Today in Paul’s class, we got into groups and did a miniature version of a design sprint, for which we creating a solution to busy a&e departments in hospitals.
A design sprint is a time-constrained process that uses design thinking, when creating a new product. Th process has five stages, and five separate days.
The Problem – hospital pressures: NI health service still reeling from the effect of the pandemic.
How might we ease the pressure on accident and emergency departments?
Six Sprint Stages
- understand, explore
- define, focus
- ideation, tinker
- decide, focus
- prototype, make
- validate, focus
- input your symptoms into an app
- it tells you if you need to go to a+e
- if you do, it gives you an estimated waiting time or a number in the queue
- gives you a map of the hospital
- a virtual assistant before you are seen by a doctor
How can we improve waiting conditions in A&E?
Goal: to reduce time spent waiting in the emergency room, and reduce unnecessary visits. We also want to reduce stress and anxiety in patients.
Signals: improved overall satisfaction when visiting A&E. Less people going to A&E that don’t need to be there. Less people waiting in waiting rooms.
Metric: rating patient satisfaction tracking numbers of people that go to A&E and don’t need to be there.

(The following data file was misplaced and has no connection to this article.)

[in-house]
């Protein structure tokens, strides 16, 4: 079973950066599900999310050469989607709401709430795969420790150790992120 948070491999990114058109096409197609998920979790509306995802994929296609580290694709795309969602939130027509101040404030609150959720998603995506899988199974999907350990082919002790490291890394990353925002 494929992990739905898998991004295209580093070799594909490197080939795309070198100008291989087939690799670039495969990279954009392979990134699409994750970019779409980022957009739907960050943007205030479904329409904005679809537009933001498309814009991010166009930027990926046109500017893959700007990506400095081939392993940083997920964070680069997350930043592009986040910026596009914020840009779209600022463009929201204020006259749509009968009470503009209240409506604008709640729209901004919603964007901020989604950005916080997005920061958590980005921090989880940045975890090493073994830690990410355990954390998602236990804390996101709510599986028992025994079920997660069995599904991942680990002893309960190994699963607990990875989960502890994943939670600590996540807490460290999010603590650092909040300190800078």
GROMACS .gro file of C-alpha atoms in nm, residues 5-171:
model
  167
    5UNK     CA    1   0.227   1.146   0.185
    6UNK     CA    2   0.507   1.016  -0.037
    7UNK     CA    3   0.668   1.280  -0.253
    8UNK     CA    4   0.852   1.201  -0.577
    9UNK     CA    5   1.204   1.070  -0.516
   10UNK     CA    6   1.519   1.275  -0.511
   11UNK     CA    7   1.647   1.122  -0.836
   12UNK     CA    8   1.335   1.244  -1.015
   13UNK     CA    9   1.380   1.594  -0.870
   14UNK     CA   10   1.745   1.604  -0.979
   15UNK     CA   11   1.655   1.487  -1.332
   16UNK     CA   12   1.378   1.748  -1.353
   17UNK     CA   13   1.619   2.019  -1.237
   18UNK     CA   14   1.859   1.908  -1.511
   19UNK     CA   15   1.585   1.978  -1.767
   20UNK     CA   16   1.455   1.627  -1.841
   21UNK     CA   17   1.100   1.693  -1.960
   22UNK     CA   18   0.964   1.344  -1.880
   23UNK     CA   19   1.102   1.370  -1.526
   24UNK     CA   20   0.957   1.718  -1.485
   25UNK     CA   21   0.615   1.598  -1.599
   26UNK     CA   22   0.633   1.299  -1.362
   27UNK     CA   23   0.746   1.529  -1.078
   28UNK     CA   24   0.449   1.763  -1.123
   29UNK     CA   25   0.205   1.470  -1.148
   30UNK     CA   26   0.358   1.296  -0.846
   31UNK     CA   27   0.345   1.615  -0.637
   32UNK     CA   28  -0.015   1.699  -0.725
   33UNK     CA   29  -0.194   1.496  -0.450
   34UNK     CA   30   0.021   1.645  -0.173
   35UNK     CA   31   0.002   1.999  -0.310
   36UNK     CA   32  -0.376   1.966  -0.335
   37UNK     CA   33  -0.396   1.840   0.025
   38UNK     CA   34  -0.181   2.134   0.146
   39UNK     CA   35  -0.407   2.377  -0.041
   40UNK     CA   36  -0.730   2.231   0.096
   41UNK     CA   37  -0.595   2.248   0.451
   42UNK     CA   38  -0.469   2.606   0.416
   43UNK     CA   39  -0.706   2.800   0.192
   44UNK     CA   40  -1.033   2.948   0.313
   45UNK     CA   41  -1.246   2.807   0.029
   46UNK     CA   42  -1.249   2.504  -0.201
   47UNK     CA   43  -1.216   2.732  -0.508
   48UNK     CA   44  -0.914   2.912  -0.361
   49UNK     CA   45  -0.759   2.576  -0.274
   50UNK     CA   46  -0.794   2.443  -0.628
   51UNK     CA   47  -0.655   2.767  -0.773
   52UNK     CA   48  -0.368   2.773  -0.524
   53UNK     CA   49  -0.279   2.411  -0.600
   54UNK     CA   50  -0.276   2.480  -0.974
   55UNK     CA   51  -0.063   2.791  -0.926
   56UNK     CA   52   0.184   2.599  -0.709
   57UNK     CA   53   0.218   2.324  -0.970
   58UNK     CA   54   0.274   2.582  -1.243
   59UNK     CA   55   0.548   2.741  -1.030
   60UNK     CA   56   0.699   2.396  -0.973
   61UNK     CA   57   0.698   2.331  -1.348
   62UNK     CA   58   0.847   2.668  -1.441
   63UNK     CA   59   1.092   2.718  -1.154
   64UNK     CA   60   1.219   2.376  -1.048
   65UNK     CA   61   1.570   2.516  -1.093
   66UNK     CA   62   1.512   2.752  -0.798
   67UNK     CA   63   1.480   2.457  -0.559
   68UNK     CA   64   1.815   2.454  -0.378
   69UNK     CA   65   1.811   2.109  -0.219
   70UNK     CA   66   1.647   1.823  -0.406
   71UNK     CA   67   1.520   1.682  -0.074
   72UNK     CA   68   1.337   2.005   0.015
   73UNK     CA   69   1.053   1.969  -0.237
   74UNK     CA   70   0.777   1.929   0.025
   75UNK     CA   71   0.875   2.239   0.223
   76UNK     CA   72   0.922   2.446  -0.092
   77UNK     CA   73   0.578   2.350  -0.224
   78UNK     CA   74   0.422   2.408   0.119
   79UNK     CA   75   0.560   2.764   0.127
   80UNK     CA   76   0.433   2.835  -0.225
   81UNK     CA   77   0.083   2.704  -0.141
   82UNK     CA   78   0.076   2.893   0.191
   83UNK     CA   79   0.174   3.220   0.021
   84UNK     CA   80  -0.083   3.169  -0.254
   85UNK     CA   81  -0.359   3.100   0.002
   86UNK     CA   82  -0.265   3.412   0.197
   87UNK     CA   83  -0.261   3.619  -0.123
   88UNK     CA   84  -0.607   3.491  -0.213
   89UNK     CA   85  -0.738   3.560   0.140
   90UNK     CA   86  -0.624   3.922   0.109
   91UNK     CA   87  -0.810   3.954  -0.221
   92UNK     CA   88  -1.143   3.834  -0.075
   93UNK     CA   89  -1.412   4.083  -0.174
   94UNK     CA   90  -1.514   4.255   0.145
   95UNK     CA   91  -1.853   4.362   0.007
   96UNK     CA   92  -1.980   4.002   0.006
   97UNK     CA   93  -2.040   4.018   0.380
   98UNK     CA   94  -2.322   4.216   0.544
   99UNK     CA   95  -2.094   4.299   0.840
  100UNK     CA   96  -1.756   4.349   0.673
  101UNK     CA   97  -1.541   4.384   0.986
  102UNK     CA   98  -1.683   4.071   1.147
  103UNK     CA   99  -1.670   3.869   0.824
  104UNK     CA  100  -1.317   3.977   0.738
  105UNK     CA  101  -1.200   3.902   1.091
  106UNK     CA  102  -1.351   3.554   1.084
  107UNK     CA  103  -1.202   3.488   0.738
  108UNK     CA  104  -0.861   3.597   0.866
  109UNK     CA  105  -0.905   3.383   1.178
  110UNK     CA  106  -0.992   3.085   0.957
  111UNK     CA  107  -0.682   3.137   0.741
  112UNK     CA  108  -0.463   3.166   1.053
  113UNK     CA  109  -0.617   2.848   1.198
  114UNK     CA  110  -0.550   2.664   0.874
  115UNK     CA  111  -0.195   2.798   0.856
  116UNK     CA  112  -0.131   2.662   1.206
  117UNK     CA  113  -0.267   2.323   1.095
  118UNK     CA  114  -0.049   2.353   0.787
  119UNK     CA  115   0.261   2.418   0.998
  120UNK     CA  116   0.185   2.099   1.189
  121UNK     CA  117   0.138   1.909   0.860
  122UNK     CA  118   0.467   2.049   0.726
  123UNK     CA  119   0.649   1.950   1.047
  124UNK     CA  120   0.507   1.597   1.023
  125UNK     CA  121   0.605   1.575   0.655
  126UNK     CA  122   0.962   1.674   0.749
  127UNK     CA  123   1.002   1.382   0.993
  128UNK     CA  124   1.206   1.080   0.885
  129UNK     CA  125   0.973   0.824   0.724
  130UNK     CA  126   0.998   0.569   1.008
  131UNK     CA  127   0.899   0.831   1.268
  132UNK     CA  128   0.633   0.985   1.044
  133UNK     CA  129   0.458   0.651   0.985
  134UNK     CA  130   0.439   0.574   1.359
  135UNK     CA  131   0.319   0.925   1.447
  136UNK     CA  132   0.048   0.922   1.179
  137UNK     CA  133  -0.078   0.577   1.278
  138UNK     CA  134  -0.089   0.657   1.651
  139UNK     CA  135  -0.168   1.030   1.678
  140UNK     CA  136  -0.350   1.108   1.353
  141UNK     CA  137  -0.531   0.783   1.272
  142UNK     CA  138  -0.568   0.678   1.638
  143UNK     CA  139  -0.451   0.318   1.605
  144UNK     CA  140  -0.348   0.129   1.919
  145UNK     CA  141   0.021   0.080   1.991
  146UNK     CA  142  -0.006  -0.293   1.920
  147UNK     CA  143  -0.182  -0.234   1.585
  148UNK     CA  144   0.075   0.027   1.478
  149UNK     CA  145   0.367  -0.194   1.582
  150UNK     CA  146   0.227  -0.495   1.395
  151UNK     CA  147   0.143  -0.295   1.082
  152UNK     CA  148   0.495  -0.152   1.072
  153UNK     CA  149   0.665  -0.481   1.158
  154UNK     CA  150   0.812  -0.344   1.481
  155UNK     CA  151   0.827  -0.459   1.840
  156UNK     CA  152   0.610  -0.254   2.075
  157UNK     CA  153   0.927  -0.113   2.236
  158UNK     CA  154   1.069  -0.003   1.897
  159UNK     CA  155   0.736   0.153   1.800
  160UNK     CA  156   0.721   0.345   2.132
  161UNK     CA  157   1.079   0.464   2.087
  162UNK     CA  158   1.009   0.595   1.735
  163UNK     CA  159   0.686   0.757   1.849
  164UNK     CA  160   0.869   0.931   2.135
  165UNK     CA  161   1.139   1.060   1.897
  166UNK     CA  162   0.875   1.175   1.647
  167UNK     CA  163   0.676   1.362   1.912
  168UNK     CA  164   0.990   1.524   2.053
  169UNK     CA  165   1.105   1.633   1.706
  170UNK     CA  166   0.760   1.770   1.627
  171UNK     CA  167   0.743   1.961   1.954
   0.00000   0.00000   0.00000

Pick a Target
Our most critical target is reducing waiting times in hospitals, and allowing self-assessment.
As a group, we each drew up individual wireframe ideas for our app.
This was my page:
These were everyone else’s wireframes:
We decided to use a variety of strong features from everyone’s wireframes and create one final sheet with all the best ideas:
Mapping User Journeys
Next, we used sticky notes to create a journey map for our app’s users. This allowed us to fully see all the pain points of users, as well as good points and all the parts in between. It gave us a better understanding of what the user would require when using this app, and what they are missing without the app.
Today’s class was very informative and interesting. I found out a lot about what it takes to create a user journey map, as well as understanding what design sprints are and how beneficial they can be – especially if they are used over five days instead of one. I really enjoyed today’s class, as it gave us a break on our current work and let us look outside the box a bit, and allowed us to get a clear and new head for a brand new project, which can be very helpful in terms of creativity.